According to some experts, these changes may make us more vulnerable to infections and age-related problems such as obesity, diabetes, and certain sorts of cancer.

Pre-biotics: the new kids on the block

Although research is contradictory on probiotics, prebiotics appear to be more promising in establishing the optimum balance of gut microflora. These are non-digestible complex carbohydrates found in foods such as whole grains, onions, bananas, garlic, honey, leeks and artichokes. They include components called fructooligosaccharides (FOS), inulin and galactooligosaccharides (GOS). As well as being present naturally in a wide range of foods they can also be found in fortified foods and in capsules, tablets or powders that you sprinkle on food.

Prebiotics provide the ‘food’ for probiotics to feed on. Studies have shown they can help enhance our absorption of minerals such as calcium and magnesium. There is also research on their potential to combat inflammatory bowel diseases, such as Crohn’s disease, and to be beneficial for people with IBS, heart disease, obesity, diabetes and even bowel cancer. There is also emerging evidence that they can strengthen immunity and increase our resistance to infection.

“Because they encourage several different types of bacteria they may be more effective than probiotics. And combinations of pre- and probiotics – what we call synbiotics – may be even more powerful,” explains Professor Nicholson.

For the moment however the jury is out. If you have a gut problem such as IBS or one of the inflammatory diseases you could try taking a pre and/or probiotic and take it once to check that there are no adverse side effects, such as diarrhoea. If there isn’t, try it for a bit longer to see if you feel better. If you don’t, you may want to try a different product. When choosing which product to take it’s best to go for one of the big, well-established brands as they have more of an interest in making sure that any claims they make stand up.

New type 2 diabetes test

Researchers may have found another way to gauge your risk of type 2 diabetes.

Type 2 diabetes is a disease that can, with lifestyle changes, be prevented… if you’ve got enough time to change your ways. But although some individuals who display several of the risk factors – obesity, high blood pressure, unhealthy diet, a sedentary lifestyle – may go on not to develop the disease, others who may only display one or two risk factors do sometimes go on to get diabetes. Now researchers from Massachusetts General Hospital, US, think they may have found another way to ascertain risk of type 2 diabetes.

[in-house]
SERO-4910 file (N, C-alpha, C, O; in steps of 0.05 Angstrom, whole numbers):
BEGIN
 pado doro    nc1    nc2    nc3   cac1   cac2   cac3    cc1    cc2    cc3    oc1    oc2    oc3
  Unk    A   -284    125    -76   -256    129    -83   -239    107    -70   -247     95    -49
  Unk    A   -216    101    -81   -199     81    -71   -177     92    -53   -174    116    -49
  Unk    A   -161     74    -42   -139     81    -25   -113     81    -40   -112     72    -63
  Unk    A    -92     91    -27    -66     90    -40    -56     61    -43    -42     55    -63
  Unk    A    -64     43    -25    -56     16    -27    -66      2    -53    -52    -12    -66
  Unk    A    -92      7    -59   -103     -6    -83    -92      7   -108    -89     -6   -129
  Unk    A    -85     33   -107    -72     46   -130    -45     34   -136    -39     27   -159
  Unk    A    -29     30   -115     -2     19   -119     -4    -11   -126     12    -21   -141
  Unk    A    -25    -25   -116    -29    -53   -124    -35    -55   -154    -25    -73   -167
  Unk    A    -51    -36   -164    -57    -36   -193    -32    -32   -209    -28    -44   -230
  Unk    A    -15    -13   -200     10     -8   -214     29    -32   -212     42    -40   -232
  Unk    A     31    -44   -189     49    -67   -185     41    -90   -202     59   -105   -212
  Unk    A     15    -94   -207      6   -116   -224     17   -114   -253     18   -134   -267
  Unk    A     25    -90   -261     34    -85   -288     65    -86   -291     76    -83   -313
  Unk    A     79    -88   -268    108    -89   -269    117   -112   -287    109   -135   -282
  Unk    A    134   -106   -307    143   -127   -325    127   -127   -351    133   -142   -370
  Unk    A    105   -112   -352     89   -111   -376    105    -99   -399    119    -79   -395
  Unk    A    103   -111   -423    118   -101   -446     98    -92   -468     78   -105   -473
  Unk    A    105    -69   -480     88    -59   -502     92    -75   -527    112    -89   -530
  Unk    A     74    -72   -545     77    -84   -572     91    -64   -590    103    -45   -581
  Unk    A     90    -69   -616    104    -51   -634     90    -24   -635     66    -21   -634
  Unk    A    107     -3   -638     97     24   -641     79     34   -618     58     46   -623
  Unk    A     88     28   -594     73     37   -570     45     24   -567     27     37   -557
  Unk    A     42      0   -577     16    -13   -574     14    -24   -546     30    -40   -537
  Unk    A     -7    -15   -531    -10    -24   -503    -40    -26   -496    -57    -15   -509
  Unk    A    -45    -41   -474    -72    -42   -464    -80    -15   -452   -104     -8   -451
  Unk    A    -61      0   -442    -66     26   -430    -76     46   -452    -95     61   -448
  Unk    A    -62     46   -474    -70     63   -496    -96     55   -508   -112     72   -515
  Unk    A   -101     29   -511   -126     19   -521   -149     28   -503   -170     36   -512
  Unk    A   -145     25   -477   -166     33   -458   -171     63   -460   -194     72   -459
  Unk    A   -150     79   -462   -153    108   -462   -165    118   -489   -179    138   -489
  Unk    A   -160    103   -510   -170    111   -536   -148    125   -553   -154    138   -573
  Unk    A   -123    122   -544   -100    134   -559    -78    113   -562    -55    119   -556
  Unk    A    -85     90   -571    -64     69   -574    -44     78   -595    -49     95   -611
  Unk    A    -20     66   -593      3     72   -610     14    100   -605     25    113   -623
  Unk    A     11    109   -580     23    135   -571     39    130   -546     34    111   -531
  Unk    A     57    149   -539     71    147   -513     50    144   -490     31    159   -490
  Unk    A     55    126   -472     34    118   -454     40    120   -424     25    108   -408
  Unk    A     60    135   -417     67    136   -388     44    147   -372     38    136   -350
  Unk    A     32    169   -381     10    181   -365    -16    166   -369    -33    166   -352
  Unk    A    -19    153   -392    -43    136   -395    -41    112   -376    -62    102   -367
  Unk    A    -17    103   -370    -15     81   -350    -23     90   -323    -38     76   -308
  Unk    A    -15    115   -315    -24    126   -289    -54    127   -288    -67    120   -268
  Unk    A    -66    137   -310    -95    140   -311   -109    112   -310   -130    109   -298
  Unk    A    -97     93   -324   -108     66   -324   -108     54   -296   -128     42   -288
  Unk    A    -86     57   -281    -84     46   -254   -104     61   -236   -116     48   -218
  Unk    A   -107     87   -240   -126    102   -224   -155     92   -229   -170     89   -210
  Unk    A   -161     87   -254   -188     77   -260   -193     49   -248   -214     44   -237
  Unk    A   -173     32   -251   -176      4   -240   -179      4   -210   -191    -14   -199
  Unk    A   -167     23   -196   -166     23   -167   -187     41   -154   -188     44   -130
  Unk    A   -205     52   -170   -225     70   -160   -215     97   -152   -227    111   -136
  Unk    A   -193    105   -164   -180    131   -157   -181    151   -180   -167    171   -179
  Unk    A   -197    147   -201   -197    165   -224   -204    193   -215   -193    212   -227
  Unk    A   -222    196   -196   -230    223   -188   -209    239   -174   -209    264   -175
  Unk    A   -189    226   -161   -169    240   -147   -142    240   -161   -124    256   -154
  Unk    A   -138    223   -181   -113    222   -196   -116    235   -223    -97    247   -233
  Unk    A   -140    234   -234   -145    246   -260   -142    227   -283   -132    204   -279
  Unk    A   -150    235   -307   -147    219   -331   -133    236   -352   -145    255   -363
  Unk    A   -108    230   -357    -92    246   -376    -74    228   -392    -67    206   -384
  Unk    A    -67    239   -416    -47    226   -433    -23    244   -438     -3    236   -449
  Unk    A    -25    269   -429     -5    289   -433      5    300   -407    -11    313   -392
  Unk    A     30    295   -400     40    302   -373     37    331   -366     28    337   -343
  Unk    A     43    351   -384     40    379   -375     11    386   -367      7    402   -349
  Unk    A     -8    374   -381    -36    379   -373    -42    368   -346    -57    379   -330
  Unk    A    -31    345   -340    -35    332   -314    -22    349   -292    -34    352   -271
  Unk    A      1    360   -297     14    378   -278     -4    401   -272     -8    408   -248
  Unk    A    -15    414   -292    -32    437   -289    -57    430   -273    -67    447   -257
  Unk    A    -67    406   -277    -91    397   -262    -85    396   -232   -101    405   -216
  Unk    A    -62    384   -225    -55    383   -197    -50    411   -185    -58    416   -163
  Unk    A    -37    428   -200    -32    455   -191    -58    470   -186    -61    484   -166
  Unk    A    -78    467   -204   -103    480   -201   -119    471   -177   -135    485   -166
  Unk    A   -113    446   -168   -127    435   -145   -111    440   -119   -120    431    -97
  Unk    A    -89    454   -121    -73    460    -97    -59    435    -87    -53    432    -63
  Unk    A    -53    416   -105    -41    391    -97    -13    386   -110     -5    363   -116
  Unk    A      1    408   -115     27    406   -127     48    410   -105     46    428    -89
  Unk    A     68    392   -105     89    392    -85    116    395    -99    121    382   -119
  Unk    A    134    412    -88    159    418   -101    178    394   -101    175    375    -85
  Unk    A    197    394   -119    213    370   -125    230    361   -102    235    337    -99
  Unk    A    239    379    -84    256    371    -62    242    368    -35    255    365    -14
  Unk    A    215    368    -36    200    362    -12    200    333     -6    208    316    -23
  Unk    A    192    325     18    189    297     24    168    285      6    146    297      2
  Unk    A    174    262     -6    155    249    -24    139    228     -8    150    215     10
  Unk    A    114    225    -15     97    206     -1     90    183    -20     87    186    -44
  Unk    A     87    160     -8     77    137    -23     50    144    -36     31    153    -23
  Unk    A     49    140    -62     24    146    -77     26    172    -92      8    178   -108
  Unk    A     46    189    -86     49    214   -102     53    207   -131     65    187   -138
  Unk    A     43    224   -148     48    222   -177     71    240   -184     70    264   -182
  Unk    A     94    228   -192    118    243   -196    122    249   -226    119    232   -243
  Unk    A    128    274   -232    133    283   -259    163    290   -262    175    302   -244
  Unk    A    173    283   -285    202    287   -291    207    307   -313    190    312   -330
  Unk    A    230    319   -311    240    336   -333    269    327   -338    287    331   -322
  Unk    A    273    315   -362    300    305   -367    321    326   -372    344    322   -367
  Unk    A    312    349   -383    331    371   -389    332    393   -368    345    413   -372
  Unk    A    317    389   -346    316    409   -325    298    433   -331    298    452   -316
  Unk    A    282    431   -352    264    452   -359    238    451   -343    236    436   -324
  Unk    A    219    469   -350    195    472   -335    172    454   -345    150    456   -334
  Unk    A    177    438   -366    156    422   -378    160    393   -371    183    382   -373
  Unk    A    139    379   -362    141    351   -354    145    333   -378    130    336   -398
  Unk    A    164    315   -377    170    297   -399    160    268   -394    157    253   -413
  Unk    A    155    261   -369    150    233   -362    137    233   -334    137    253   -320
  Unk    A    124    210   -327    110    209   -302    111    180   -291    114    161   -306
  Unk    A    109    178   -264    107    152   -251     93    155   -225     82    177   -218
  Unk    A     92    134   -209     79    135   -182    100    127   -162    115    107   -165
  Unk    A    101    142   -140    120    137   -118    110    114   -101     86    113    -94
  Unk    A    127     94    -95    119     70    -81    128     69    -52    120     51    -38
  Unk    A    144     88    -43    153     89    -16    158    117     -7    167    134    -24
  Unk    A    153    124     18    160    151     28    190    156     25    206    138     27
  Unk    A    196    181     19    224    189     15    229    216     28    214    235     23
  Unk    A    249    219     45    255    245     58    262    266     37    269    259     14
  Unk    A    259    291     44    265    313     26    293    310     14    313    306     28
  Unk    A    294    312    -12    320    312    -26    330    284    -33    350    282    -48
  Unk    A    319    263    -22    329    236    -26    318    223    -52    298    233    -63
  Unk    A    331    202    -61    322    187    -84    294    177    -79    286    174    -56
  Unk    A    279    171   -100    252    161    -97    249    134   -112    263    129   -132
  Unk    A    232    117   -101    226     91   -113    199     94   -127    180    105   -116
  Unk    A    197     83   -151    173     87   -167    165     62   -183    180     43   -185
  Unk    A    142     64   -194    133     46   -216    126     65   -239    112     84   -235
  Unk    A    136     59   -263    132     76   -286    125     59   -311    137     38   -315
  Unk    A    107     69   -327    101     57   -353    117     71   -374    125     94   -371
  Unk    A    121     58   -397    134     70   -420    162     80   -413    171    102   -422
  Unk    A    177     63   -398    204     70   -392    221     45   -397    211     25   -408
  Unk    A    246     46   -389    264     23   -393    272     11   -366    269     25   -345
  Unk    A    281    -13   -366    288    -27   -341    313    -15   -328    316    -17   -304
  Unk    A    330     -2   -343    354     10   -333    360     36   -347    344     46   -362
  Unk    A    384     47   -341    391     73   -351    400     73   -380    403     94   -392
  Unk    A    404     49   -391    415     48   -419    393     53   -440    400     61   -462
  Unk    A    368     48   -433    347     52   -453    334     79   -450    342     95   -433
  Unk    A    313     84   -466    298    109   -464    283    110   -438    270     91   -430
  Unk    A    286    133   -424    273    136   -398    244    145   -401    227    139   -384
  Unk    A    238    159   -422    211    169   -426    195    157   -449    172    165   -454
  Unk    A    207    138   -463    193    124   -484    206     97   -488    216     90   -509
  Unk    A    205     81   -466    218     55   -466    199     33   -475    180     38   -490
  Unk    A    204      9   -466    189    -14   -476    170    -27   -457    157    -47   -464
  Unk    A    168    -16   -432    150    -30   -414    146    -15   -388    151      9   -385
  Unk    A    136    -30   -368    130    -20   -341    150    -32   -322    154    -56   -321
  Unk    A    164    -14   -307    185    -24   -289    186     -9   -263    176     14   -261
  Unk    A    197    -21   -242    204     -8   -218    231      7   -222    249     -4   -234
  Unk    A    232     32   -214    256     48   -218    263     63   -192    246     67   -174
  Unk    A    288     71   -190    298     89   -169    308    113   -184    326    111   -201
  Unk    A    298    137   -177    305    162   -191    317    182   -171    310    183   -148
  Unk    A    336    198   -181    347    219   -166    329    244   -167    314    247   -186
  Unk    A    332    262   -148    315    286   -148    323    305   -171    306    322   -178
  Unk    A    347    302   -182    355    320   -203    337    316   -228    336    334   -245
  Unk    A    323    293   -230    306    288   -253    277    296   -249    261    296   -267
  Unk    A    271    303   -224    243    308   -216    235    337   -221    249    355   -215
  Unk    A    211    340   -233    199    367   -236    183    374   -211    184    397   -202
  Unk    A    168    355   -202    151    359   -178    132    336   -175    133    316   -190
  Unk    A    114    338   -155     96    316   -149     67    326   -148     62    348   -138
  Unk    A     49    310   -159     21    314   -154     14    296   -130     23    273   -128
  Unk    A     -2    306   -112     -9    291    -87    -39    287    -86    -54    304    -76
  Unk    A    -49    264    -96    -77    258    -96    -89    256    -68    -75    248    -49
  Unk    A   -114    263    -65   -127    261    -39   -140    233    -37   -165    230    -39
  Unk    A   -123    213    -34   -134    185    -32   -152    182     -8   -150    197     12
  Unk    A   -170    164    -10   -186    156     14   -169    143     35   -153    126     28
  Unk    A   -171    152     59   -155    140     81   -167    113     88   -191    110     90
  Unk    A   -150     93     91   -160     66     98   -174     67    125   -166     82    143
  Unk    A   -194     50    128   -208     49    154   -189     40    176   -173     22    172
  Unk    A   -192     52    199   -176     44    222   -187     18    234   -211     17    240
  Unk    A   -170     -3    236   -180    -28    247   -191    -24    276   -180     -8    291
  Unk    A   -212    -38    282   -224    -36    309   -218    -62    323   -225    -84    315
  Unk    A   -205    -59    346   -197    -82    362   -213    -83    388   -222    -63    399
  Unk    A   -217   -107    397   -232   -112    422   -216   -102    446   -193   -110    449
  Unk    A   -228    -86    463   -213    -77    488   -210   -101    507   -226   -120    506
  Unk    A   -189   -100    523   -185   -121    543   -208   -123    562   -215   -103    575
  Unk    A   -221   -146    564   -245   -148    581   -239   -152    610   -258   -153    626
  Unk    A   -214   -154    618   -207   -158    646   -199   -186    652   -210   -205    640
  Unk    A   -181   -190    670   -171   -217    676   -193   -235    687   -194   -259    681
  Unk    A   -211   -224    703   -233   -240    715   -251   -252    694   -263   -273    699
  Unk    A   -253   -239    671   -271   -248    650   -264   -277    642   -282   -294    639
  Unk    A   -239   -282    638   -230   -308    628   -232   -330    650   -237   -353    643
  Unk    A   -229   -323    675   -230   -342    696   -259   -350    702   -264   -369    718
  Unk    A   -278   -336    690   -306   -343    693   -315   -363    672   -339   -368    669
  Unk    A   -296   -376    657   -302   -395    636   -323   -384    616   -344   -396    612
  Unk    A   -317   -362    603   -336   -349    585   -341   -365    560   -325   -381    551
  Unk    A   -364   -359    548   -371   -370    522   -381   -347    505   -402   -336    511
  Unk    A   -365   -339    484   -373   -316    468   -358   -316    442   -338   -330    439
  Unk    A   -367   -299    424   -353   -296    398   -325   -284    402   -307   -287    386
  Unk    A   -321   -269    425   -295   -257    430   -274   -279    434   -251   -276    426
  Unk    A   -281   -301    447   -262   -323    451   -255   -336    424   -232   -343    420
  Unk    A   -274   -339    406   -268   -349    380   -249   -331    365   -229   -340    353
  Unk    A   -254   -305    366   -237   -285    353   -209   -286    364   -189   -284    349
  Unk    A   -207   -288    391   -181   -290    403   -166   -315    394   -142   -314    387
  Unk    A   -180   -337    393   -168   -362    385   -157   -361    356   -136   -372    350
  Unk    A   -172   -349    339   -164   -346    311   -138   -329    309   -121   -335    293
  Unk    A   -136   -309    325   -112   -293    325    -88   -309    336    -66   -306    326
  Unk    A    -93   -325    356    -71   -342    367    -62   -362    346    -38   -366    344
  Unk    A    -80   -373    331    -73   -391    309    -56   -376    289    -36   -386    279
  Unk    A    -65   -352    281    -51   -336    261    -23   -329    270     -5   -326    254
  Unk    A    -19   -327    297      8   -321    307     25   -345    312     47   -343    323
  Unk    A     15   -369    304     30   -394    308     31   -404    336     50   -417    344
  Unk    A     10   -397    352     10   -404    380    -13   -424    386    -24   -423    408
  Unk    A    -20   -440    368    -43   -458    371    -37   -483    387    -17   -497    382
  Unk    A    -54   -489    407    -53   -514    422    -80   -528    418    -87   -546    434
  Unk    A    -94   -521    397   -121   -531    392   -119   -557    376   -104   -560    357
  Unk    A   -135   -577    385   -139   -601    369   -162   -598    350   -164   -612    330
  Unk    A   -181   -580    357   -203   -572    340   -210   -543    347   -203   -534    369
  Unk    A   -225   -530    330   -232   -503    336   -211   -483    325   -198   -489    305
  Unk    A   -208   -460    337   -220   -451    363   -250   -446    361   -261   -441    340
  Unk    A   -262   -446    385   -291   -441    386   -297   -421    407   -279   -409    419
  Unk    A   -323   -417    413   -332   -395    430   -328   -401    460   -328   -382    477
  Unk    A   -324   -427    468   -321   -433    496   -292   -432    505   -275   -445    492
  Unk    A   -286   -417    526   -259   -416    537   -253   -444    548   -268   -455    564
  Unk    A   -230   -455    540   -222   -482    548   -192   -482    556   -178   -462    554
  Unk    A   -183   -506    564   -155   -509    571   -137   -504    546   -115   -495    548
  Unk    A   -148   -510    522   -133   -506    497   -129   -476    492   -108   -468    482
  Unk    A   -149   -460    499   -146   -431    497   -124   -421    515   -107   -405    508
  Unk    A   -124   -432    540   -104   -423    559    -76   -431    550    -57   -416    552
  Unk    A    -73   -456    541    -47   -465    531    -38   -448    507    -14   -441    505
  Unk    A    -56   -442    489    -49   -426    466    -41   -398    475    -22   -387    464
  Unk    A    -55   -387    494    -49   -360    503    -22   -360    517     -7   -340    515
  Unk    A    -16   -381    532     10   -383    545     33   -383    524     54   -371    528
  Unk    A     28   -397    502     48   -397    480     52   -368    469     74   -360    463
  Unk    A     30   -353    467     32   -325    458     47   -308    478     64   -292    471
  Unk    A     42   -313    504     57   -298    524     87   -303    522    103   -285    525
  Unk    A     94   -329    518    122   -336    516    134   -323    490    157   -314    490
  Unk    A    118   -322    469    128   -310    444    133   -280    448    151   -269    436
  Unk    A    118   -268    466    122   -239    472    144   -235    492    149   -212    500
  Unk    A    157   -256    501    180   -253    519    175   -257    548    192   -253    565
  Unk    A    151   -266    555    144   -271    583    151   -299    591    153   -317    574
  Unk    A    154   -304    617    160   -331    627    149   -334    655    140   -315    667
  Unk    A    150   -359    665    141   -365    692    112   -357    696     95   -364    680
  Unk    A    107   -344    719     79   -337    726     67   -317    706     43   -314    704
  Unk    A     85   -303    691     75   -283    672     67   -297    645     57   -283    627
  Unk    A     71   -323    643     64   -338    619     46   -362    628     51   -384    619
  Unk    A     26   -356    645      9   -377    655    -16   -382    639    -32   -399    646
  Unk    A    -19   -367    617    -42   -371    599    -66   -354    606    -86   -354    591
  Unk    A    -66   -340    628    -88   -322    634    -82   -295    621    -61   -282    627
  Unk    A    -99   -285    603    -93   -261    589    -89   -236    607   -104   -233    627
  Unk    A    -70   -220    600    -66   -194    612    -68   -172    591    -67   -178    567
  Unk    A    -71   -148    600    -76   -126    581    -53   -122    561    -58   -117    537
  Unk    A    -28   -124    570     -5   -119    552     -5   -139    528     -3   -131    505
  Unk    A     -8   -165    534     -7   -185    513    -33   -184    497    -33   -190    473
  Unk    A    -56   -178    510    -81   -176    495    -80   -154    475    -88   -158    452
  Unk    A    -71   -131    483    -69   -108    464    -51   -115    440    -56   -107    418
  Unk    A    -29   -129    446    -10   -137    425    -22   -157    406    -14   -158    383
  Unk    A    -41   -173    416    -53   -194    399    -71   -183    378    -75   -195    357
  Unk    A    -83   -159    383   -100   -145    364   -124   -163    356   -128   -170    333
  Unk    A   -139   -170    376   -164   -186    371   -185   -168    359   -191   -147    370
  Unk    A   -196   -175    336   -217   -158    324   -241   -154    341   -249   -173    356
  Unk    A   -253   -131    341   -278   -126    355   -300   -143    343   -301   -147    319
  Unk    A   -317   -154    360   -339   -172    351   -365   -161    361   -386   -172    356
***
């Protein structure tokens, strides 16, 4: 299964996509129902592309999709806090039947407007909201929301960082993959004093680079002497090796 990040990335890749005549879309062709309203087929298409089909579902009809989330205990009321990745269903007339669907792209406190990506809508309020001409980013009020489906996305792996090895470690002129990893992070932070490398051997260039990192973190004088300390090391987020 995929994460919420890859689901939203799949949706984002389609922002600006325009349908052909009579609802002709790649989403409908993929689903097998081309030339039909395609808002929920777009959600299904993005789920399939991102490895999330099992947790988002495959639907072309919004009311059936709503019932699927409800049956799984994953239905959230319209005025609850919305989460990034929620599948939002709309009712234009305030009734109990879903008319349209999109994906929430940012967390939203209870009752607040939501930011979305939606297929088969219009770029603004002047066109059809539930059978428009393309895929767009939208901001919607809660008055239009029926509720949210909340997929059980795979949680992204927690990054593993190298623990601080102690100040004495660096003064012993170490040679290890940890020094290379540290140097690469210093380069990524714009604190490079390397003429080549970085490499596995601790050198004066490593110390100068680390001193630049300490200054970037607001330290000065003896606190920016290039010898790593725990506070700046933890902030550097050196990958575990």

Researchers there have pinpointed five amino acids that occur at specific levels in people who are at increased risk of the disease. While risk factors are useful, this information – the amino acid levels – would allow doctors to ascertain who is most likely to develop the disease, even where risk factors remain the same. And the big advantage with this test is that it could predict the likelihood of diabetes for up to a decade into the future – so an individual would have time to dramatically alter their lifestyle in order to potentially prevent the disease.

The signs of risk come in the form of metabolites, small molecules that are produced during the metabolic process (chemical processes in the body such as through respiration, or digestion, for example). The metabolites in question here are amino acids, specifically isoleucine, leucine, valine, tyrosine and phenylalanine. Because diabetes is the result of the body’s inability to metabolise glucose, levels of these amino acids can indicate whether glucose regulation is likely to be adversely affected.

When the researchers looked at the amino acid levels of diabetes patients they found that among people who had the same risk factors for diabetes, those with highest levels of three of these amino acids were four or five times more likely to develop diabetes than those with the lowest levels. Further research is needed to ascertain how the test can be used and exactly how effective it is.